Fuji X100s Camera Review | Scott Bourne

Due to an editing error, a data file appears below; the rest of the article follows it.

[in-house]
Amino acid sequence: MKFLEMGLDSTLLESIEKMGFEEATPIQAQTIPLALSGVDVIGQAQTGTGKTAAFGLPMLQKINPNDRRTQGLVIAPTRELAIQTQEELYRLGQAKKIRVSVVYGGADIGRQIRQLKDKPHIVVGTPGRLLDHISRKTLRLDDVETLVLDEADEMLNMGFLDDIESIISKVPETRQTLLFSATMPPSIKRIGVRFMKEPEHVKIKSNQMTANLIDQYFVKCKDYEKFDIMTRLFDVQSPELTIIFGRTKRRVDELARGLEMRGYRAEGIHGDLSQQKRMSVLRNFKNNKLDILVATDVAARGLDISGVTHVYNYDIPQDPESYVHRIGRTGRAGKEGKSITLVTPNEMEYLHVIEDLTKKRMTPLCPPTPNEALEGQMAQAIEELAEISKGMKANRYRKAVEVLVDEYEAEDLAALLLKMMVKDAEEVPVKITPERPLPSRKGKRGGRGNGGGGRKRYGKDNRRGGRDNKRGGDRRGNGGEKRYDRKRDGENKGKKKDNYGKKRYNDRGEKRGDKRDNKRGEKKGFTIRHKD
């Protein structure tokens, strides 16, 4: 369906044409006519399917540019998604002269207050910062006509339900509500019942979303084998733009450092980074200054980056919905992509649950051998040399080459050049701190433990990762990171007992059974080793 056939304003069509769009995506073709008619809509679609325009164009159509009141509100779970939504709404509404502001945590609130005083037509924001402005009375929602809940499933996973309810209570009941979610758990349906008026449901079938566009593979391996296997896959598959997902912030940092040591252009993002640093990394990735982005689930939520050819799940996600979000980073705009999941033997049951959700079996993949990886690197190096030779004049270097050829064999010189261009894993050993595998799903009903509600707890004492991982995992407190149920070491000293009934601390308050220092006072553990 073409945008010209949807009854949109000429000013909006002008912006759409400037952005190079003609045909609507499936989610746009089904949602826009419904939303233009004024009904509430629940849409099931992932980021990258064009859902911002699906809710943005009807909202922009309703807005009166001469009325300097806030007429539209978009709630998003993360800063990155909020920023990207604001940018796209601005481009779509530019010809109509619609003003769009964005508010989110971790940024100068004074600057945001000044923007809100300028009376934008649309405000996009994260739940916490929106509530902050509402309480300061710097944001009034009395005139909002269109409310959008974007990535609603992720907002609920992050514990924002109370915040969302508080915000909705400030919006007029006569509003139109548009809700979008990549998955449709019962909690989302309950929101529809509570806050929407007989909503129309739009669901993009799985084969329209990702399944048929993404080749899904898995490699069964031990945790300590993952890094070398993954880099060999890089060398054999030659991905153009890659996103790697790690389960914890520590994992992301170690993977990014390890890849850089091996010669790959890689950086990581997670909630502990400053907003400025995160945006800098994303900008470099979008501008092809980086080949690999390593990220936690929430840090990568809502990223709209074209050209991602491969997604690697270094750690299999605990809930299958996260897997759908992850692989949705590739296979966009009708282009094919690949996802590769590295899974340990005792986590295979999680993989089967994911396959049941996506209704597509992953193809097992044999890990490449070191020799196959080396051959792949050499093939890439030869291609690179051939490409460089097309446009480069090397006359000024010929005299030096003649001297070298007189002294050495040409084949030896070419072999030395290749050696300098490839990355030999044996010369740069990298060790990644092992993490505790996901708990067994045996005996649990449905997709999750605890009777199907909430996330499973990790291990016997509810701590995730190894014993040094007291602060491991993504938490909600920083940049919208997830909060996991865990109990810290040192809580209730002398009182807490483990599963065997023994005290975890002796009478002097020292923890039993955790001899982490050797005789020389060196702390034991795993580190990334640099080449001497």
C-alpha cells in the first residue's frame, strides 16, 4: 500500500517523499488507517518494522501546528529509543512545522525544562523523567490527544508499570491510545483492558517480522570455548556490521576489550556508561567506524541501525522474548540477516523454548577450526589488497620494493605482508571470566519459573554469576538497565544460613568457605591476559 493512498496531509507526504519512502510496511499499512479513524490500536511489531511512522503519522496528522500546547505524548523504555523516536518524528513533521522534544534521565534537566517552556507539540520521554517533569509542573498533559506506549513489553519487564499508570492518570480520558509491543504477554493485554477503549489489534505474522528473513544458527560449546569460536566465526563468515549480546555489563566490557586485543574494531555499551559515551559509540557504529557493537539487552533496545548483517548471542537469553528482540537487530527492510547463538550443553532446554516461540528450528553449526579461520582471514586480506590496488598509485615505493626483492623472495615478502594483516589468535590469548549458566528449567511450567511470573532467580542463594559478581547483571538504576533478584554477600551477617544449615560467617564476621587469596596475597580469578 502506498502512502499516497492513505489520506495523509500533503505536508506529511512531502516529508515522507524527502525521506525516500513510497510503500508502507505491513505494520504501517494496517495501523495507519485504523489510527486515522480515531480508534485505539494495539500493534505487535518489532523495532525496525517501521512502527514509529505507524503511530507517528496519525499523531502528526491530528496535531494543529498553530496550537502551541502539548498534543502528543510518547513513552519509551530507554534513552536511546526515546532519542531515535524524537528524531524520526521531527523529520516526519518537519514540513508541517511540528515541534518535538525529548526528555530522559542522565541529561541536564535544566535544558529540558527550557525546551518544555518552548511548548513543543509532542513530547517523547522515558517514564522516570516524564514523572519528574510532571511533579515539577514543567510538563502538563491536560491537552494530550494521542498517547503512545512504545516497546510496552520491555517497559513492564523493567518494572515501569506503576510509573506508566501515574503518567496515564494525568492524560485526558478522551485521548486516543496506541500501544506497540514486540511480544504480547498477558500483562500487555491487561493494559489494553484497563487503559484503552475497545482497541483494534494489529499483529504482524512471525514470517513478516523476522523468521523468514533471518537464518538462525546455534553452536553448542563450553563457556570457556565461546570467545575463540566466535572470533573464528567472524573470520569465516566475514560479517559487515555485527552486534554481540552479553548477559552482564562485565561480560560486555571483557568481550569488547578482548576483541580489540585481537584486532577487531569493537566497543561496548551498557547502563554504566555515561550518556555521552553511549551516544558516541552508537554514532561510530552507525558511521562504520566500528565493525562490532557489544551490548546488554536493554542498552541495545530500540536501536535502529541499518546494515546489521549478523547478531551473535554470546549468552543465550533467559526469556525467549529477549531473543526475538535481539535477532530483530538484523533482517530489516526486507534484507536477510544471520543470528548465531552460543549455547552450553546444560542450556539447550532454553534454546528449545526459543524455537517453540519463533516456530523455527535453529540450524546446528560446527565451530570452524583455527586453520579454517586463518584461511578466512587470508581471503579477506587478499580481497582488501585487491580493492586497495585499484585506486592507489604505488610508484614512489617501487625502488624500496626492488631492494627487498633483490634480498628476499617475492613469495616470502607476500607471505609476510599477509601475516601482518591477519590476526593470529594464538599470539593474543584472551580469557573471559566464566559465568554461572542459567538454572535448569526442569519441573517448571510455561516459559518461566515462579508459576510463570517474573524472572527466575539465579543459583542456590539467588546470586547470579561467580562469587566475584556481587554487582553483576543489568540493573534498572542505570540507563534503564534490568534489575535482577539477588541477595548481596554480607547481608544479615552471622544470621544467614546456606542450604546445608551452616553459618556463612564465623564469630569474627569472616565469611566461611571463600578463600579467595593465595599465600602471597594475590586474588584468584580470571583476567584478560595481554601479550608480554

There’s no doubt that Fuji has been shaking up the photography world lately. They’ve come up with some cameras that some describe as retro. I’d call them oddly wonderful. They all have a learning curve and they all have one other thing in common. They are hot commodities. Not everyone is taken with Fuji. Their first efforts in this space came up short in my opinion. And the X line is a bit polarizing. It’s like owning a Fiat 500. Some people run up and tell you it’s the coolest car they’ve ever seen. Others think it’s stupid. No matter where you fall on that spectrum, you should take another look at Fuji because their second iteration X100s is worth your consideration. I decided to buy the Fujifilm X100S camera for review. I had no idea how hard it would be to try to find one. It was no easy task. The cameras is quickly gaining a reputation as a fun little unit that can be used for serious work. All the usual big name camera stores are sold out of the X100s. But the great folks at PRO PHOTO SUPPLY in Portland were able to get their hands on the last one anywhere and shipped it to me right away. I got the camera Friday, installed the latest firmware (version 1.02), charged the battery and went to work. The basics of the X100s are simple. The camera uses a rangefinder metaphor and looks a little like the famous Leica cameras of old. (Specifically – it reminds me of the M3.) The internals are however quite different. The camera uses an APS-C 16M X-Trans CMOS sensor. (This is a very innovative sensor that delivers extraordinary low-light performance and super clean, sharp images.) There is no other company producing such a sensor and this is just the first place where the X100s is different. The sensor on the X100s (like the one on the Nikon D800e) doesn’t have an anti-alias filter. Instead Fuji uses what they call a color filter matrix (whatever that is) to accomplish the same thing. Unfortunately, Adobe Camera Raw doesn’t quite know what to do with it – more on that in a  minute. Fuji has also developed a new hybrid viewfinder. Most cameras in this class use an electronic view finder, but Fuji figured out a way to make a cross-over viewfinder that gives you both an optical viewfinder and an electronic viewfinder. It’s not only different, it’s amazing. It’s quirky and takes a few days to get used to, but once I got the hang of it I found myself thinking (“Why isn’t everyone doing this?”) I prefer an optical viewfinder every time. The camera has a fixed focal length lens (23mm f/2) EFL of 35mm f/2. So in some ways it might be tempting to consider this no more than a point and shoot or pocket camera, but it is much more. And it will only fit in your pocket if you’re big like me! Regardless of how you classify it, the technology and the results it generates are both very sophisticated and professional……

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